Technological innovation and Information Communication Technologies (ICTs) represent a way for developing world nations to foster economic development, improve levels of education and training, as well as address gender issues within society.(Lee-Roy Chetty)
So yes, I know one or two people who have been indoctrinated into believing that success only comes by passing the WASSCE and BECE examinations in West Africa. Truth is, some have become so frustrated in their bid to do that. What is even more disturbing is the fact that most of those who work tediously in the “chew, poor and pass” business still fail miserably prior to the exam because they indulge in the “copy copy” business too.
Times since the 1950’s have changed and I think our standards of teaching and learning should be tailored to suit the current demands of our continent. I dare say that WAEC has outlived its usefulness to the African student. I don’t understand why we should continue sitting under a tree that no longer protects us from the rays of the sun. Whats the use of teaching THEORY BASED ICT when students come out of junior and senior high schools without the requisite knowledge to navigate through a simple windows 7 powered computer. Funny and provoking was the recording of an ICT teacher IN A PART OF THIS COUNTRY who could not even get the meaning of the letters in the acronym right. Many districts in the country have not even fully inculcated the early childhood part of primary education following our recent educational reforms. Things are not as they should be.
The confusion with the four year and three year system only led to more candidates for the infamously famous “NOVDEC” exam and left many students at home with dashed hopes of getting into a high institution of learning. The issue here is not the high rates of student failure, but whether or not students are actually being taught and examined on the information needed to move forward.
” the question for Ghana is whether meeting the demands of the global market should be a central aim and a guiding philosophy for our educational system. I believe that the net success of any educational reform in Ghana need not be measured by the comparison of our educational products with other nations on the global market. In fact, I argue that such a goal or philosophy is irrelevant for Ghana, until our educational products are transformed into a unifying current for our redemption from hunger, disease and poverty within our local communities; and I underscore local communities. This goal or philosophy has been missing from our educational thinking for a long time.
The Nkrumah government sought in the beginning to facilitate the emergence of a Ghanaian population that would be literate and employable in the new nation Ghana. Our educational system and its products were to become, in Nkrumah’s vision, a pioneering example of an educated and skilled population running an emerging healthy African industrial economy- an answer to Europe and America, and a fountain for our true emancipation.”(Dr. Ahmed Bawa Kuyini)
Since the Nkrumah-istic vision has been achieved and people actually get degrees that translate into daily bread,its time to move on. Lets forget the Potag and Utag fuss and concentrate on changing our system to train students with practical skills to resurrect the cedi and turn Ghana into a technology empowered country. I was very impressed at the good job the founders of Jobberman did in Nigeria. Born out of frustration of the usual strikes by lecturers ,a hub for finding jobs was created by two guys. Today the site is visited by 50,000 users each day. Technology created a company and helped thousands find jobs. Thats what we need to teach our youth to help minister of Employment and Labour relations, Nii Armah Ashitey.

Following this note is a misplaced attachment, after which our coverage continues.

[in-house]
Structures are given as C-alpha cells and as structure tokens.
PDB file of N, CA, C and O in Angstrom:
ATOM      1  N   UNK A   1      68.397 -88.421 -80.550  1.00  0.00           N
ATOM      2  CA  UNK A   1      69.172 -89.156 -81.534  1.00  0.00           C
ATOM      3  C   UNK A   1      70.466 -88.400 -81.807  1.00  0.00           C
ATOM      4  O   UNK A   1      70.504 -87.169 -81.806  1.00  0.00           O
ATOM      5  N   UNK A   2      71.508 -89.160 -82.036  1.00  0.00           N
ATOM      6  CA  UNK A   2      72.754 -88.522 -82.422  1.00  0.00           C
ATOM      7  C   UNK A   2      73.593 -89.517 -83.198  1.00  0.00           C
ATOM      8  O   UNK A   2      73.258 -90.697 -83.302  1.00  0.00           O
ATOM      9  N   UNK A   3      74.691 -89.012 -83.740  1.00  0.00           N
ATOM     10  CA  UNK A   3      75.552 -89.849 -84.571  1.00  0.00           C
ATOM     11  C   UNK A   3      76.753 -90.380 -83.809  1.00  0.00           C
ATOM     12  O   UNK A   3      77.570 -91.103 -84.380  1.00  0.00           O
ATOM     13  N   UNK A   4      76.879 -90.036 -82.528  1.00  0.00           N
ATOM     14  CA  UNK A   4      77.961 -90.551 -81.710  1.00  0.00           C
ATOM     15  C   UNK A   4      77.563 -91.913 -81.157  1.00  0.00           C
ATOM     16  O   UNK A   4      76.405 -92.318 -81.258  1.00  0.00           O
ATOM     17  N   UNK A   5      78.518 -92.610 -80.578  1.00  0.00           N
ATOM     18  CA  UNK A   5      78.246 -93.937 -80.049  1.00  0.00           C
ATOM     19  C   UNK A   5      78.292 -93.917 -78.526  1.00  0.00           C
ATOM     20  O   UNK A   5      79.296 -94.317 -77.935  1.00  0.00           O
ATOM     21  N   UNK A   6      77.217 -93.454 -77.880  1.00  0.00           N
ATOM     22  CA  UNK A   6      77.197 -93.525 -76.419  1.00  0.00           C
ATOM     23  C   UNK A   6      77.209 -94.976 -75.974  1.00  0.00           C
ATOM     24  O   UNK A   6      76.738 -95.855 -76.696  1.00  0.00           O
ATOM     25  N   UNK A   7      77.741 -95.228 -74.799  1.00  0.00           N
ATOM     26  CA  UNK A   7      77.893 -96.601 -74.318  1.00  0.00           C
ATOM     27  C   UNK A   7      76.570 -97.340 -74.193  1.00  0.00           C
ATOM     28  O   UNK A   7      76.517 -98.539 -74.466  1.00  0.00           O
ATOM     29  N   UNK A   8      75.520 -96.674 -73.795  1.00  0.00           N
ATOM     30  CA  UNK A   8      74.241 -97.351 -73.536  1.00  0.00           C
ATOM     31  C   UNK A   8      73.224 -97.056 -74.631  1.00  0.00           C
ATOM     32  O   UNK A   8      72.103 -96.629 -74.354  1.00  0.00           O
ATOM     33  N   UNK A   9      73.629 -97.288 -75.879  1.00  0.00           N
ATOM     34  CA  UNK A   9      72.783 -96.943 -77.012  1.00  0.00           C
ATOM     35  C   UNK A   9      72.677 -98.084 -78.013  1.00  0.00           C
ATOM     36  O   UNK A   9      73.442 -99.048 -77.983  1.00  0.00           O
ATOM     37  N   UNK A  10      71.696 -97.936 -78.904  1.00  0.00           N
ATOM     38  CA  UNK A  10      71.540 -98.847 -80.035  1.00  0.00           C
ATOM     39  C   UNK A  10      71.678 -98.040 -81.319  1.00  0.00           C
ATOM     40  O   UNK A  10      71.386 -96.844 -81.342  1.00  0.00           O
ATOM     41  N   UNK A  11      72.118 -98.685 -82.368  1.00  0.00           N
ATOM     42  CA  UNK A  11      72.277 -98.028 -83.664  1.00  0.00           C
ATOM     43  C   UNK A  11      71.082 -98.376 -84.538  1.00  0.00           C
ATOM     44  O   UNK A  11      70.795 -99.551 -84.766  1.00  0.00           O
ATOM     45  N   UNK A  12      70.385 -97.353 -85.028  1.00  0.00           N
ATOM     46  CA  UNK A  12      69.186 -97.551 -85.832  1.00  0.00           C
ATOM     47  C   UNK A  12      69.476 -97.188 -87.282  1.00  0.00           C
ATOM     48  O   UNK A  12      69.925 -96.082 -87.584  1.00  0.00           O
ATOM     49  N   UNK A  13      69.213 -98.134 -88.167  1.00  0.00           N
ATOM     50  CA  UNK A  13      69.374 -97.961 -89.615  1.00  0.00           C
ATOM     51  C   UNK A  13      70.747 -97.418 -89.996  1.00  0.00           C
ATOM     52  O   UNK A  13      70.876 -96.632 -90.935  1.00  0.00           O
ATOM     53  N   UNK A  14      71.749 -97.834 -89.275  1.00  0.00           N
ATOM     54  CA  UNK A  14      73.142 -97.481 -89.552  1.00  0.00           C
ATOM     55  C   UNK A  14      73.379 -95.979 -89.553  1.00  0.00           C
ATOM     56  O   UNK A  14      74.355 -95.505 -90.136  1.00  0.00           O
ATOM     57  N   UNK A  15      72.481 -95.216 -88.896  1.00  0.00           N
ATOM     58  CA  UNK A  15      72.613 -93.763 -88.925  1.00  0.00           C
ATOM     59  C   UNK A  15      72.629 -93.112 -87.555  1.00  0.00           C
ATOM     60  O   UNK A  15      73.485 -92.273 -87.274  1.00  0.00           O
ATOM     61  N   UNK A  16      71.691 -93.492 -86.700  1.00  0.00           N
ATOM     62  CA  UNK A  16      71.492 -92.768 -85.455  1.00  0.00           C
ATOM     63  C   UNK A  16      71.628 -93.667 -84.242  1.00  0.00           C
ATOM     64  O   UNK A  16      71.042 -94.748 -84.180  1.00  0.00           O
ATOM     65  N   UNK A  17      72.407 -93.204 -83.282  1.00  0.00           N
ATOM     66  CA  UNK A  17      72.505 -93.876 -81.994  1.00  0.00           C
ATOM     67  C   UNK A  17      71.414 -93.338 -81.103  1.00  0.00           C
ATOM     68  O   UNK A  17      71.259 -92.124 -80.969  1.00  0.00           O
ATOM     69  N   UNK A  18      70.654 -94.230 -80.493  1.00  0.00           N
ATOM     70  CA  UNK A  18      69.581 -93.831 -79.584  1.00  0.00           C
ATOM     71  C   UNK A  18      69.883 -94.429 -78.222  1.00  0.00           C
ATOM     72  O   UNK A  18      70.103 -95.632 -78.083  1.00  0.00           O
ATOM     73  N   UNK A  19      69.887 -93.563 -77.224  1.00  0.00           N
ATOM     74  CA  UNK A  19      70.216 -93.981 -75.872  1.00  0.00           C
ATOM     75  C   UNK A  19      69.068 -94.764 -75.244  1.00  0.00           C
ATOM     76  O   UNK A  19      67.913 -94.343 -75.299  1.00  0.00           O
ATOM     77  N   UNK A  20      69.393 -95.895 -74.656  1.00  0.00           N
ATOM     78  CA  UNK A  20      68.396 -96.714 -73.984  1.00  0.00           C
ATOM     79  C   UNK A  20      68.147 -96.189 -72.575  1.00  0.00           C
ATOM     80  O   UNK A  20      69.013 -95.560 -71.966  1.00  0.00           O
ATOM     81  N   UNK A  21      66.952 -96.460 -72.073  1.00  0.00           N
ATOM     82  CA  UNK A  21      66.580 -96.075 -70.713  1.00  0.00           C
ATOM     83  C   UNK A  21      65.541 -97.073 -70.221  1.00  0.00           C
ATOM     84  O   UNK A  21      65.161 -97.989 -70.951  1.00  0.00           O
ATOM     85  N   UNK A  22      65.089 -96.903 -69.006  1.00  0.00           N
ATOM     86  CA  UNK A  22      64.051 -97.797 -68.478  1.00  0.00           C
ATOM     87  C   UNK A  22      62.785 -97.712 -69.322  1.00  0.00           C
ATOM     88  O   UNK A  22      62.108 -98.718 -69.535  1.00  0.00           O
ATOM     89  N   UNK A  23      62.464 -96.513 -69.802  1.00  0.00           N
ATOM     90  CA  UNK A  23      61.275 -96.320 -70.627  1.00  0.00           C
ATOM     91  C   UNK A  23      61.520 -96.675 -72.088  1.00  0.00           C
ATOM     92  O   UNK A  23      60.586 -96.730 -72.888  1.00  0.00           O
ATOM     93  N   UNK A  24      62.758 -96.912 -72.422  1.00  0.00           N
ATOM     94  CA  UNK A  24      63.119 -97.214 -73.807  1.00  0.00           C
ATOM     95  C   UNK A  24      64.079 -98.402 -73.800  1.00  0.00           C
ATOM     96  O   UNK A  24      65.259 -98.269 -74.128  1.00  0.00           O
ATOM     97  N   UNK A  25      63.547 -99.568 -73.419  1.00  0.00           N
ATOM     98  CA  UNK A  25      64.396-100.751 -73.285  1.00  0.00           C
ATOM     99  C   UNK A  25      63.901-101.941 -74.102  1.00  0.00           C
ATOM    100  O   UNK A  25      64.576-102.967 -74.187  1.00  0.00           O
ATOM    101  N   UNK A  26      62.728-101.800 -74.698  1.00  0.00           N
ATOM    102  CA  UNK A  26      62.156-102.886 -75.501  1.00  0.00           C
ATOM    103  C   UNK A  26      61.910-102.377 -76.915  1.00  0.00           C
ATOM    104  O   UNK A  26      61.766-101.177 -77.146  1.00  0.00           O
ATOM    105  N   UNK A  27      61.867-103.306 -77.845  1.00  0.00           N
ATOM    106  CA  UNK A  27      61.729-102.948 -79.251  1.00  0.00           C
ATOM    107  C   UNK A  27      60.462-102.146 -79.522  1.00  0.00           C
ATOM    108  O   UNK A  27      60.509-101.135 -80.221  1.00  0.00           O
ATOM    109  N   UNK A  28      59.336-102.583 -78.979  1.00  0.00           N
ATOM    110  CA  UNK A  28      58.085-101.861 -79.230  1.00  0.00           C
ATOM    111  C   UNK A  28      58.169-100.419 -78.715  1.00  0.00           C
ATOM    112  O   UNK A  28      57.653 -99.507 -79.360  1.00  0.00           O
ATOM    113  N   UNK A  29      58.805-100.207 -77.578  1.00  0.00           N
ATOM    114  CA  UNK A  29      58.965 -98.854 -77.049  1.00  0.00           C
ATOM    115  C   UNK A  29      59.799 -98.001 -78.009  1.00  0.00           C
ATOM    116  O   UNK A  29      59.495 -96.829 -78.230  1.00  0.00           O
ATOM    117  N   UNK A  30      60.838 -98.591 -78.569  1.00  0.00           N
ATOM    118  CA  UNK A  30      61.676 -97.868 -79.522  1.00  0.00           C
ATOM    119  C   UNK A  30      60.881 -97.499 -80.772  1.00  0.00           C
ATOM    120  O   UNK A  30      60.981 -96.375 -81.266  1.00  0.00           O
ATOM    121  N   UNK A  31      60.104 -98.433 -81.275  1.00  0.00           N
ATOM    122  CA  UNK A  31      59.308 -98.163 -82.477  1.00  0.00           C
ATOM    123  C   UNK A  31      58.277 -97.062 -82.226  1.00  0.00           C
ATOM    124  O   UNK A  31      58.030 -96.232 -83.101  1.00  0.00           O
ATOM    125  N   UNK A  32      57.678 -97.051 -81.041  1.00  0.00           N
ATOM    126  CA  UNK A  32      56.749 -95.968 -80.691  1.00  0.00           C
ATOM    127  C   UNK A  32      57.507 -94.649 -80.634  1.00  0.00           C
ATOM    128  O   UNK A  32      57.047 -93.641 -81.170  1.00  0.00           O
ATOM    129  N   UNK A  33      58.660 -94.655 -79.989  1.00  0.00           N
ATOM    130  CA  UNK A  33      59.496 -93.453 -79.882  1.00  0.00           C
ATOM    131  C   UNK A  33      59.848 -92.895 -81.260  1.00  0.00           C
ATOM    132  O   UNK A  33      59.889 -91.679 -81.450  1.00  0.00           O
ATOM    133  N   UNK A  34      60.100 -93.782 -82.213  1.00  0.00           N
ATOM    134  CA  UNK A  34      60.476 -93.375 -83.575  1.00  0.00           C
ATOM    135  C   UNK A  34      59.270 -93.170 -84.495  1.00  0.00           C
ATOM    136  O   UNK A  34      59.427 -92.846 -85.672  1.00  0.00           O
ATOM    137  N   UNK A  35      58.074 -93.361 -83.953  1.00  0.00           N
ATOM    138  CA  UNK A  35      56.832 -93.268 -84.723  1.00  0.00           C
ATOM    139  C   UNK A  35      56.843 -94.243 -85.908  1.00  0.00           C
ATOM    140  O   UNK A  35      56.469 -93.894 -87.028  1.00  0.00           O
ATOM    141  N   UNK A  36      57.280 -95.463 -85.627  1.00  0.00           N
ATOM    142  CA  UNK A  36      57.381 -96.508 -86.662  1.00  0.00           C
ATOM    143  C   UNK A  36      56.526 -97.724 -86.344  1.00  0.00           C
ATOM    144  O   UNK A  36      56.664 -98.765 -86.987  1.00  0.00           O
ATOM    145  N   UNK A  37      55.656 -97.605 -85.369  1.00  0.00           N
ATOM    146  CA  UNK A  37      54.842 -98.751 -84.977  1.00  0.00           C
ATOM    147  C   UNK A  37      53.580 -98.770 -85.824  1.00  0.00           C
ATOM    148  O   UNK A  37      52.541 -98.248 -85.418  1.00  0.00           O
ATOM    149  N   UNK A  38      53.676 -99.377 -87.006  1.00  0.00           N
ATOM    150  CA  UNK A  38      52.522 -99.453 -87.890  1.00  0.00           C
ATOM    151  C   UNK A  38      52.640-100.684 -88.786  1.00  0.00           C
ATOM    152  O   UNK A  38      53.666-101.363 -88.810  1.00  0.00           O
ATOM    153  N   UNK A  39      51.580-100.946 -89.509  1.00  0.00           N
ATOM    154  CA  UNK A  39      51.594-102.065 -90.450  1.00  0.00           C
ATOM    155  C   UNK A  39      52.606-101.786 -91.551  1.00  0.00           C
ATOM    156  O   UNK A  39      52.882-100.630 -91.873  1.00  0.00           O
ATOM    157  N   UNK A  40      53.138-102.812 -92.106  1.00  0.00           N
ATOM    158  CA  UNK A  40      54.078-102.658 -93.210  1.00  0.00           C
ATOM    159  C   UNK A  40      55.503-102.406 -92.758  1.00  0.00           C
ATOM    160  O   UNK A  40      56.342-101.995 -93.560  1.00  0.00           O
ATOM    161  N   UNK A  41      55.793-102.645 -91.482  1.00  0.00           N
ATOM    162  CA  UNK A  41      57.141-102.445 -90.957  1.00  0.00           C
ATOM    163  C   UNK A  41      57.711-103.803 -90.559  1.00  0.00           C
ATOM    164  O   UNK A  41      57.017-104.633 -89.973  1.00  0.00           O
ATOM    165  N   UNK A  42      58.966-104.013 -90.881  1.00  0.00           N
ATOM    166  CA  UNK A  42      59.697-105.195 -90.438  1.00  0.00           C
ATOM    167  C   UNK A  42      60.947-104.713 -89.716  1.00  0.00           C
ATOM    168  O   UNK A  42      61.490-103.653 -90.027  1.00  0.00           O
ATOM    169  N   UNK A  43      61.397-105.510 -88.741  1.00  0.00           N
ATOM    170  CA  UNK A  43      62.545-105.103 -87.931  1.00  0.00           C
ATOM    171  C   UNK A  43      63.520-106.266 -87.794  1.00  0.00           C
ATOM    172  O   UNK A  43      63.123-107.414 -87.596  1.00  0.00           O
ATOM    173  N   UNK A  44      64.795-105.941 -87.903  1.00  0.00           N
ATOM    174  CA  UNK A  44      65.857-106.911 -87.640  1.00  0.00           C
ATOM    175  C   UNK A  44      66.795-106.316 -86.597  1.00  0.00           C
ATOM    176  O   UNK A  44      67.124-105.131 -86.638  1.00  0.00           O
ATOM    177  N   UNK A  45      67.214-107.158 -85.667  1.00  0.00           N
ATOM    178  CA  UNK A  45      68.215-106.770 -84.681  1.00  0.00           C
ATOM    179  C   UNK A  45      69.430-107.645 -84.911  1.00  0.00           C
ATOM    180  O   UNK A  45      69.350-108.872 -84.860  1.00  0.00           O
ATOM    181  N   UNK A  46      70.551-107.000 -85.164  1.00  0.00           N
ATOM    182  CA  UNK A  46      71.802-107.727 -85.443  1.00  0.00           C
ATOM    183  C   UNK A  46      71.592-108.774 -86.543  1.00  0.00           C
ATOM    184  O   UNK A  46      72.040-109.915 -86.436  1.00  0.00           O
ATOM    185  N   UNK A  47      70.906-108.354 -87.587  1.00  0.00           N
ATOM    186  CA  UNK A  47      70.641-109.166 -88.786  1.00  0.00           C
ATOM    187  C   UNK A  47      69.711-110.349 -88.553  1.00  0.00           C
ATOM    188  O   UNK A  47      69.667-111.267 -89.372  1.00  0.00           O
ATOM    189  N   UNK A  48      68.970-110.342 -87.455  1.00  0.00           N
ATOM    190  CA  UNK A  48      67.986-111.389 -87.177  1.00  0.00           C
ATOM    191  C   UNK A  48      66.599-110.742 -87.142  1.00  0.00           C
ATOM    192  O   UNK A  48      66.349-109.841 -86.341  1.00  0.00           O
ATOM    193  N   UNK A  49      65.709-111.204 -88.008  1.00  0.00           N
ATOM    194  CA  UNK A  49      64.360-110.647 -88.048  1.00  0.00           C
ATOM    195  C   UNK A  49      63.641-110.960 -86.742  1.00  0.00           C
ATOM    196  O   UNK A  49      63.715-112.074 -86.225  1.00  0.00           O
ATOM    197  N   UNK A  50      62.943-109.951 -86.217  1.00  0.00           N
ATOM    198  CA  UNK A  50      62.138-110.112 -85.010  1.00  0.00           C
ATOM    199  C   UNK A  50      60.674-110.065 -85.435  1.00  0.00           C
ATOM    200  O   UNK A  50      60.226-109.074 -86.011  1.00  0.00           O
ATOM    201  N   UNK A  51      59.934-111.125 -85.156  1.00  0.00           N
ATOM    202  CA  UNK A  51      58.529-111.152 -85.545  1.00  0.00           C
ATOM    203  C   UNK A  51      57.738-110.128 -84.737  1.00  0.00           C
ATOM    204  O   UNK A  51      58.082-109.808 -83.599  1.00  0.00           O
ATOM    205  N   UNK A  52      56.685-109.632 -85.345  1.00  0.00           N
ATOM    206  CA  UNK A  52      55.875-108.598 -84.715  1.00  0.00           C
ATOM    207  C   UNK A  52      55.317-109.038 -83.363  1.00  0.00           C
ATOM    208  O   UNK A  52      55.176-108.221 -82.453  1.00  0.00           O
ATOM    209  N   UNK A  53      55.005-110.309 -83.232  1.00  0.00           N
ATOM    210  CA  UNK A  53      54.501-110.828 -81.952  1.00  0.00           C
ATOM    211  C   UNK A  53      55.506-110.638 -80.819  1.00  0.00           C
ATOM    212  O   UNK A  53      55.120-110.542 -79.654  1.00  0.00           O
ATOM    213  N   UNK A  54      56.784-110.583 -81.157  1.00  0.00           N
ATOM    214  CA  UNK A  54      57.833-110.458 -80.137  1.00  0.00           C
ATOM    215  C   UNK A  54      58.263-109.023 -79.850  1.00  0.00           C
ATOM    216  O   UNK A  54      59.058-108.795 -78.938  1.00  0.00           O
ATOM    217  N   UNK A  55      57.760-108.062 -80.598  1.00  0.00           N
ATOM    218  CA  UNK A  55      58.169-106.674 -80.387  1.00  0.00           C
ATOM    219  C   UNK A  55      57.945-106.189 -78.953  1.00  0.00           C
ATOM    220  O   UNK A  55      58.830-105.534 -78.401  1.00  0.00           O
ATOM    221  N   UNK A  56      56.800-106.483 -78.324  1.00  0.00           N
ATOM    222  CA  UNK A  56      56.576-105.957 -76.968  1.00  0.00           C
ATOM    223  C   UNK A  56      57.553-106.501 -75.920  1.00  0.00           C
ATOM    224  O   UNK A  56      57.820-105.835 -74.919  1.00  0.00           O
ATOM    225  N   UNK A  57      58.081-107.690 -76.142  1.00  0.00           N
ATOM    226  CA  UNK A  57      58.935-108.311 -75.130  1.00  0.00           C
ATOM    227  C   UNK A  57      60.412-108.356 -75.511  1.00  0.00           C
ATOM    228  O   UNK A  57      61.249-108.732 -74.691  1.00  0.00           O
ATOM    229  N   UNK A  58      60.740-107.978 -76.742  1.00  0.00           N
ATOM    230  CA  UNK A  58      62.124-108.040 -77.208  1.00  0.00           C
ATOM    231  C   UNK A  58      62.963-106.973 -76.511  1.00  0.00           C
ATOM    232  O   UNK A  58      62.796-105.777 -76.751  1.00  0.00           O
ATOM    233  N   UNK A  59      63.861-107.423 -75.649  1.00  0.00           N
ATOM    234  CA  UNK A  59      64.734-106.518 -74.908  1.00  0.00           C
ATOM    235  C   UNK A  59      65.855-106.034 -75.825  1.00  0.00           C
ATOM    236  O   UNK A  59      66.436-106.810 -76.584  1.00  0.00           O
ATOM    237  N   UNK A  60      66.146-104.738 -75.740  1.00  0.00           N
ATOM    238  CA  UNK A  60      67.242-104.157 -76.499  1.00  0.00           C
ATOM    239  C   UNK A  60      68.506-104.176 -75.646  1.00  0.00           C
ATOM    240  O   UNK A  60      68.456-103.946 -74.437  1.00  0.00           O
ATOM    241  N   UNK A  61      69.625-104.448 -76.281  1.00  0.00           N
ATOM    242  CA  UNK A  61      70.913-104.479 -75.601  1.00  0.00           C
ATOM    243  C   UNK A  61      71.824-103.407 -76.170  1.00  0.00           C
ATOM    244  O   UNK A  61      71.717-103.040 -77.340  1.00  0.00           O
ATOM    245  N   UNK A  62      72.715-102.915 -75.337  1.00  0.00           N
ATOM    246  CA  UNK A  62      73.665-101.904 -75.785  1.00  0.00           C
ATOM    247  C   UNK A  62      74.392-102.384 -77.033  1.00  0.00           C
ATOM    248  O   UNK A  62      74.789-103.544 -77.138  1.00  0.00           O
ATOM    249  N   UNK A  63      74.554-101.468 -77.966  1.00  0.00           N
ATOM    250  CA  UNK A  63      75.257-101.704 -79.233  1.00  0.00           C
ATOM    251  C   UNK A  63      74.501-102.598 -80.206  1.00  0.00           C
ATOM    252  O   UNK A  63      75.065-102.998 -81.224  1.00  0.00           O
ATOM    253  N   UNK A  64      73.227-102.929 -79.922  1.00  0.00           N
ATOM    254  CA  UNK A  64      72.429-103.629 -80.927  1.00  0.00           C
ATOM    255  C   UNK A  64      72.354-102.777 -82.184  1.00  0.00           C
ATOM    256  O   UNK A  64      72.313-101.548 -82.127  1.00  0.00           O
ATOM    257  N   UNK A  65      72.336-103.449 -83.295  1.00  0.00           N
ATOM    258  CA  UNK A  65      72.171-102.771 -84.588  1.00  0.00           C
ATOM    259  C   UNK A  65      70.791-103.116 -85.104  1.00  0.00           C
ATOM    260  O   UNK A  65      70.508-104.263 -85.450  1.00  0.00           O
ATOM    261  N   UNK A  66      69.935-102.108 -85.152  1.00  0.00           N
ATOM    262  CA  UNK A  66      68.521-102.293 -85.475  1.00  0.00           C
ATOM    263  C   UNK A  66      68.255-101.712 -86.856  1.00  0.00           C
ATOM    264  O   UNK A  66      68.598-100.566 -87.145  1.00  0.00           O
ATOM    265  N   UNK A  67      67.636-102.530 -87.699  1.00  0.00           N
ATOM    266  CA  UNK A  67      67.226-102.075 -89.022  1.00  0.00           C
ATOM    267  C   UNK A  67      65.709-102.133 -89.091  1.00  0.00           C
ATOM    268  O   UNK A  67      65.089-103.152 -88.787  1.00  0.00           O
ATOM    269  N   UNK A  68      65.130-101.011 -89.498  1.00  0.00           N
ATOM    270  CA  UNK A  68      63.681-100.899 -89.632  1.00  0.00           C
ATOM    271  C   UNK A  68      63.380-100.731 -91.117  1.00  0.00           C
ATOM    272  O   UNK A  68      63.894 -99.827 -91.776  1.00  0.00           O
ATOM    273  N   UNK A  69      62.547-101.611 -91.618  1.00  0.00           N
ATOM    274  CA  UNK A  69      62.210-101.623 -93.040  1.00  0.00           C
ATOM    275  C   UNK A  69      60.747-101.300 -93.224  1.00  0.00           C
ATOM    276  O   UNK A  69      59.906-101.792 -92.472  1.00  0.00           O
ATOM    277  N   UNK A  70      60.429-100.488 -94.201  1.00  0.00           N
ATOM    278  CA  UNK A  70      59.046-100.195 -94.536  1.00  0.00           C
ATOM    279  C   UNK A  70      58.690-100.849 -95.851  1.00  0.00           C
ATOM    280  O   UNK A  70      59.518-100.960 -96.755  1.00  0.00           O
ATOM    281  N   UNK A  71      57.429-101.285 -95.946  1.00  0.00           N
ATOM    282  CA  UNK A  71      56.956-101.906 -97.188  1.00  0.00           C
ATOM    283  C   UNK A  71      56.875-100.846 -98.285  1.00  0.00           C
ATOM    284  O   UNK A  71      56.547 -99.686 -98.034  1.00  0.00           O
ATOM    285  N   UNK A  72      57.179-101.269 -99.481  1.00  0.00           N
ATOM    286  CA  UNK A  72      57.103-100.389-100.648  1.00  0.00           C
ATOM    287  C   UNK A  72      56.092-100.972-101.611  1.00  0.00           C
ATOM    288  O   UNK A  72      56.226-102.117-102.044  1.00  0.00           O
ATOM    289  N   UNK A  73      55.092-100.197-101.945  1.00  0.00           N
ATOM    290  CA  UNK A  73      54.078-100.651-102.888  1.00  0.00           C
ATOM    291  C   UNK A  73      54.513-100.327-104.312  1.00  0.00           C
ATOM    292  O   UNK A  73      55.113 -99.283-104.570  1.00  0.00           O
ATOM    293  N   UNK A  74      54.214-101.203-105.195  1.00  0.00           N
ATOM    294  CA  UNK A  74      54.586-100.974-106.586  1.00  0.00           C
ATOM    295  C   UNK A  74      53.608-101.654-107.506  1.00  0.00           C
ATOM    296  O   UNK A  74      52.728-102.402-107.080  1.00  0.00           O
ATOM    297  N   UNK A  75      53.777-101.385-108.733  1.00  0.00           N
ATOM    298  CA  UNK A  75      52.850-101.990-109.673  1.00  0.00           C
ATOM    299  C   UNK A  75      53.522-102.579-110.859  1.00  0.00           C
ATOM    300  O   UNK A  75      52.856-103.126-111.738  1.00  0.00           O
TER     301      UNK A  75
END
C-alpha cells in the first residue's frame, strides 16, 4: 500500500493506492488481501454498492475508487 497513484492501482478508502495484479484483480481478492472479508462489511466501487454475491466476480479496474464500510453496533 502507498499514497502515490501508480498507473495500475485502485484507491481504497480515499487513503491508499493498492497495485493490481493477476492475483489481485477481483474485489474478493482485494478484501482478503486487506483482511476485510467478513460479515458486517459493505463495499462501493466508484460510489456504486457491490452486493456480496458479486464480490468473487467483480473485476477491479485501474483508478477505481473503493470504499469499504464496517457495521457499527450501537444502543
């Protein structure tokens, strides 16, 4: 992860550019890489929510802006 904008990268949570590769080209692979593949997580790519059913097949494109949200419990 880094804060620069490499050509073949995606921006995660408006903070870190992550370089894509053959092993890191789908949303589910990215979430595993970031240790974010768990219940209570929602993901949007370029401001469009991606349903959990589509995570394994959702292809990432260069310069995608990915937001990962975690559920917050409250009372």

We need to bump up IT to help us compete with companies like Nokia,Samsung and the Apple. It seems to me that the computerization program that was set to use ICT to enhance learning in the country was mismanaged and its effectiveness is very questionable. We can’t stay in a deal that does not help us deal with our challenges as a nation.We need to start encouraging more engineering, and a more invent it attitude.
I don’t agree totally with Ghanaian educationist,Prince Hamidu Armah who believes that the Basic Education Certificate Education (BECE) has become a major impediment to access to secondary education and should be cancelled (http://www.myjoyonline.com/news/2014/September-11th/cancel-bece-educationist-recommends.php).
I believe that even at the basic level,students should have a sense of accountablity,and testing their knowledge only helps them take lessons more seriously. However, I agree that more work needs to be done by our policy formulators to create more practical based materials instead of boring kids with theories that they don’t find relevant to their
immediate environment.I also agree that something should be done to boost the WAEC certificates issued to secondary school graduates which appear to be sub-standard as holders are required to take foundation programmes before entry to undergraduate degree courses at UK universities.
To sum up, I wasn’t quite pleased with this year’s BECE and WASSCE results, but I think it is only a symptom of the unsoundness of the theories we force into our brains in our current WAEC run school system. As part of making plans to become a better country,lets consider investing in the IT development of our young folks to help them reach across borders to bring business solutions and socio economic development.
When the tune of the music changes, so does the steps of the dancers, we need to bump up IT and get out of the age long pact,its killing us.Stop dancing our fortunes away with WAEC.